Considering his belief in leaderless jih~d, it is remarkable that al-Zawahiri continues to have the ear of some of Al-Qai’da’s highest-ranking leaders. He is not one to show deference toward his superiors, let alone express himself tactfully: he is usually described as gruff and sarcastic. His sharp tongue spares no one, not even bin Laden, whose hunger for fame he mocks: “Our brother has caught the disease of screens, flashes, fans, and applause.” He does not trust his entourage, and that goes even for his co-legionnaire, bin Laden, who, he suspects, might one day cut a deal with the Saudis, and leave him in the cold. He is also irritated by the latter’s choice of targets. Bin Laden seems unable or unwilling to strike at his own government, in unflattering contrast to his Guru. Why attack Western and Israeli targets in “peripheral” zones and not in the Arab Peninsula and the Levant? “If you hit the Americans, the French, the Englishmen, or the Jews here, you hurt them two hundred times more than if you strike at them in the Philippines,” al-Zawahiri explained. He warned bin Laden that the presence of fixed camps in Afghanistan made it easy for the Americans to hit back. And so they did, after the twin bombings of US Embassies in Dar es Salaam and Nairobi, with cruise missiles against six suspected training camps on August 21, 1998. The effect of these strikes, however, was to unify the jih~dis at a time when they appeared to be careening toward a split.
What is most eerie about al-Zawahiri is his double personality: he is provocatively at ease with Islamic and non-Islamic sources to further his cause, more likely to quote Mao than Muhammad: in Afghanistan he is known to give lectures on Robert Taber’s 1965 study of guerrilla movements, The War of the Flea, once a favorite of the IRA. In fine, he is a dissident, a critic, and an intellectual in an ideological current in which one would expect to find obedience rather than dissent, conformity rather than self-criticism, doctrinaire ideology rather than introspective individualism. His devotion to the cause has never been in doubt. Today, he heads the Service Bureau of the franchise, a post that demands sacrifice, sang-froid, and foresight, which are manifested in his shrewd advise to bin Laden after Al-Qai’da became aware that the US computers were scrutinizing the billions of international emails, phone calls, and wire transfers in the world for words and phrases like Osama, blow up, or a thousand virgins in paradise. He quickly started embedding information about his plots in numerical matrices hidden in other messages (in the pixels of an electronically transmitted photograph, for example). Then, he with other master minds working for him, would use these means to pass on the geographical co-ordinates of the Statue of Liberty, for example, or the White House.
This superb but vile talent with his coarse manners stand in stark contrast to the ascetic, ceremoniously humble persona cultivated by bin Laden; as does his penchant for profanity, his wide-ranging intellectual curiosity, and his lack of interest in the religion he believes he is defending.
The struggle against the Soviets gave the Arab Afghans a sense of shared purpose, but it concealed deeper divisions which victory soon threw into relief. The self-appointed representatives of al-Ummah, were not of one mind about the movement’s future. Sheikh Abdullah Azzam believed in resisting aggression and occupation by non-Muslim forces in Palestine, Iraq, Bosnia, and Kashmir, while al-Zawahiri advocated a two-front war against “apostate” Muslim governments (the near enemy) and their Western backers (the far enemy). Bin Laden vacillated between the two camps but sided with al-Zawahiri after American troops invaded Iraq. Both al-Zawahiri and bin Laden repudiate democracy as un-Islamic and view the armed struggle as penitence for the sin of participating in elections and force the movement to spread horizontally. Their aim is to see it evolving into a brand, a franchise without a single owner. A growing number of young, disaffected Muslims–some of them second and third-generation Europeans–were willing to open branches, thanks in large part to the war on terror, which feeds the perception that the war is a war on Islam. “The matter has become easier,” al-Zawahiri observed, now that “America has come to us with hundreds of thousands of soldiers and experts.” The far enemy is nearer than ever.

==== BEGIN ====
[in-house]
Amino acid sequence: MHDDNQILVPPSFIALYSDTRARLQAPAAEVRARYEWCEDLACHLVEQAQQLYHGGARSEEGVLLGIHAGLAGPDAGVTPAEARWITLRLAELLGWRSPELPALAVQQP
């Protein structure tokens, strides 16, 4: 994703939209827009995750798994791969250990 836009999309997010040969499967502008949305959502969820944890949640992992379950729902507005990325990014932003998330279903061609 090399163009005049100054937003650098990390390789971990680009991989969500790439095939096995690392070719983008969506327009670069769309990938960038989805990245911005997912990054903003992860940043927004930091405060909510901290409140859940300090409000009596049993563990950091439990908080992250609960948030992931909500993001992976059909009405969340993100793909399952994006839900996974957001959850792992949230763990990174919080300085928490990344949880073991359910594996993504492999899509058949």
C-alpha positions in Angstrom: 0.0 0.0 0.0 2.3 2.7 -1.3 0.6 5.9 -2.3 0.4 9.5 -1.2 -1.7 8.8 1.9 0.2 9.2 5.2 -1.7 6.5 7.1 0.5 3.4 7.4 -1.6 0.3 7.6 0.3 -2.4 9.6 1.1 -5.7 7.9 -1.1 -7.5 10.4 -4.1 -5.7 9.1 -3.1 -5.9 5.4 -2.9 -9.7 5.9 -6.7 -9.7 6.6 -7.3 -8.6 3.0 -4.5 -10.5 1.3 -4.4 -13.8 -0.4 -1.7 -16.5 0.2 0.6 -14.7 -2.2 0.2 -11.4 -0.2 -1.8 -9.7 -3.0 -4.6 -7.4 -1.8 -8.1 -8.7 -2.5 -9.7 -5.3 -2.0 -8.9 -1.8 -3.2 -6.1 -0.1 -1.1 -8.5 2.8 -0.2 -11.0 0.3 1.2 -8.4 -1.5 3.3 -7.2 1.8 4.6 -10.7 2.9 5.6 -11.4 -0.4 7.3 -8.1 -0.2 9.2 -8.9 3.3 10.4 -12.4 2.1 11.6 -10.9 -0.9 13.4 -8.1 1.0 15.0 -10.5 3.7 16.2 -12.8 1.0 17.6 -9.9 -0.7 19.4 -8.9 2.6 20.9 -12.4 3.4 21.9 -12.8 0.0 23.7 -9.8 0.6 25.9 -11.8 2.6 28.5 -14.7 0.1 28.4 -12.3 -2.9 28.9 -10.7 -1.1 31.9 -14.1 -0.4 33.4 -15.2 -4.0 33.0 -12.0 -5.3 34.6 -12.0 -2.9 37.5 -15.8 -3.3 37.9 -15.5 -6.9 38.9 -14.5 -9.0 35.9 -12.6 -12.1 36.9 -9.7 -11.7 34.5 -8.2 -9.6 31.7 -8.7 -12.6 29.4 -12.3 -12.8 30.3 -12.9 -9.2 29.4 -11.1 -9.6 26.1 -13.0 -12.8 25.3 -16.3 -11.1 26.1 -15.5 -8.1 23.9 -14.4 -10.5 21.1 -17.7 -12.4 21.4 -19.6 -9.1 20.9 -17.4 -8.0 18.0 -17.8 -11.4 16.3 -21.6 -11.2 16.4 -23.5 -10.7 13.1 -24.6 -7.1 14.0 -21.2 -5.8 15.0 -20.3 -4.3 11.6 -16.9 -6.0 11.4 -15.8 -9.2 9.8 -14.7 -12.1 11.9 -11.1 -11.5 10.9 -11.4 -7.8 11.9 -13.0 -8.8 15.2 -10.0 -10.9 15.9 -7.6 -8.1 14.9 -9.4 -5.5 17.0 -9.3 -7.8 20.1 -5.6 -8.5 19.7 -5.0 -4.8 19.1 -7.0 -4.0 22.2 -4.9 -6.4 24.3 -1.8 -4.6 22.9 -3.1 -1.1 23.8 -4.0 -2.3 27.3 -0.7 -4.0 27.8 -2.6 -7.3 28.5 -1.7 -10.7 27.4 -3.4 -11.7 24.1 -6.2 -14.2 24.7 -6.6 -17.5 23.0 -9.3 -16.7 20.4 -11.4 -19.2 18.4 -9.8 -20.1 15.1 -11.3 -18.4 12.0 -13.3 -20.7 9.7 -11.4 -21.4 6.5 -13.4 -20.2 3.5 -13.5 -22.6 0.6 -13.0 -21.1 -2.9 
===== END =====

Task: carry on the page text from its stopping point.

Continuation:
Still, no one knows exactly how al-Zawahiri operates. For he can be quite cruel. Consider the mess the two Sudanese teenage boys found themselves in in 1995. It was al-Zawahiri himself who presided over their trial for treason, sodomy, and attempted murder in a shari’~ court of his own devising. During the trial, he had them stripped naked to show that they had reached puberty, and therefore counted as adults. After a semblance of a trial, the court found the boys guilty. Once their confessions were filmed, al-Zawahiri had them hanged in a public square where everyone could see the horror in broad daylight. He then put out video copies of the hanging to warn other potential traitors of their fate. It did not exonerate him that the boys really had tried to kill him: Ahmed, only 13, told Egyptian spies exactly when al-Zawahiri was going to come to treat him for malaria; Musab, 12, twice tried to plant a bomb in his car. The assassination attempts were part of the Egyptian government’s ruthless efforts to destroy al-Zawahiri and his organization, jih~d, after it came close to killing the Egyptian president Hosni Mubarak during a visit to Ethiopia in June 1995. “Ruthless,” in this instance, is a well-deserved adjective. The way Egyptian intelligence recruited the boys–both were sons of senior jih~d members, and Musab’s father was Al-Qa’ida treasurer–had been to drug them, rape them, then show them photos of the abuse and blackmail them. The boys were trapped; the photos could have led to their execution.
does more than illuminate the sheer brutality of the conflict that